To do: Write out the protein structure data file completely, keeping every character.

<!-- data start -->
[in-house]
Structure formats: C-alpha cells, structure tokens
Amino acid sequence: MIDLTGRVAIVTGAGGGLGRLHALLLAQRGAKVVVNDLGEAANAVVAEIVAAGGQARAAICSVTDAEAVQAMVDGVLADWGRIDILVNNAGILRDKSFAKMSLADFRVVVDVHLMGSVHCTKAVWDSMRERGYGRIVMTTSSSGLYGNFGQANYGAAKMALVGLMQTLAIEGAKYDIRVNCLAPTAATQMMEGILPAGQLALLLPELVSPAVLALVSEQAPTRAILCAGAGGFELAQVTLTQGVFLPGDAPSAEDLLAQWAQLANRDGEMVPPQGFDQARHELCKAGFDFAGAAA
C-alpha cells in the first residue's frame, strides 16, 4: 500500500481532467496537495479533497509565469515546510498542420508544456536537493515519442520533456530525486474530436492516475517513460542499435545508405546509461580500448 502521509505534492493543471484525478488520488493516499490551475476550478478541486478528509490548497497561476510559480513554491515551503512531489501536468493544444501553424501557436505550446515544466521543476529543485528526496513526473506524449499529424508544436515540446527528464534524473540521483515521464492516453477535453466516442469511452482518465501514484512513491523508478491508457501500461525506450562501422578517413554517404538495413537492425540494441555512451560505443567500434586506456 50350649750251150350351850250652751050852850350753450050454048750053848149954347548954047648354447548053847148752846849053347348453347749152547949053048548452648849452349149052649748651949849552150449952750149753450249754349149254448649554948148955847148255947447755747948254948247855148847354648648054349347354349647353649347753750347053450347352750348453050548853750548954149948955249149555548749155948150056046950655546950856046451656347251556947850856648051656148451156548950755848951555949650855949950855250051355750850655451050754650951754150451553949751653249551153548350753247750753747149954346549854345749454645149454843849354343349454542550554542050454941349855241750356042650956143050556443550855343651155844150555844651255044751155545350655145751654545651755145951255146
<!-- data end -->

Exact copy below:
[in-house]
Structure formats: C-alpha cells, structure tokens
Amino acid sequence: MIDLTGRVAIVTGAGGGLGRLHALLLAQRGAKVVVNDLGEAANAVVAEIVAAGGQARAAICSVTDAEAVQAMVDGVLADWGRIDILVNNAGILRDKSFAKMSLADFRVVVDVHLMGSVHCTKAVWDSMRERGYGRIVMTTSSSGLYGNFGQANYGAAKMALVGLMQTLAIEGAKYDIRVNCLAPTAATQMMEGILPAGQLALLLPELVSPAVLALVSEQAPTRAILCAGAGGFELAQVTLTQGVFLPGDAPSAEDLLAQWAQLANRDGEMVPPQGFDQARHELCKAGFDFAGAAA
C-alpha cells in the first residue's frame, strides 16, 4: 500500500481532467496537495479533497509565469515546510498542420508544456536537493515519442520533456530525486474530436492516475517513460542499435545508405546509461580500448 502521509505534492493543471484525478488520488493516499490551475476550478478541486478528509490548497497561476510559480513554491515551503512531489501536468493544444501553424501557436505550446515544466521543476529543485528526496513526473506524449499529424508544436515540446527528464534524473540521483515521464492516453477535453466516442469511452482518465501514484512513491523508478491508457501500461525506450562501422578517413554517404538495413537492425540494441555512451560505443567500434586506456 50350649750251150350351850250652751050852850350753450050454048750053848149954347548954047648354447548053847148752846849053347348453347749152547949053048548452648849452349149052649748651949849552150449952750149753450249754349149254448649554948148955847148255947447755747948254948247855148847354648648054349347354349647353649347753750347053450347352750348453050548853750548954149948955249149555548749155948150056046950655546950856046451656347251556947850856648051656148451156548950755848951555949650855949950855250051355750850655451050754650951754150451553949751653249551153548350753247750753747149954346549854345749454645149454843849354343349454542550554542050454941349855241750356042650956143050556443550855343651155844150555844651255044751155545350655145751654545651755145951255146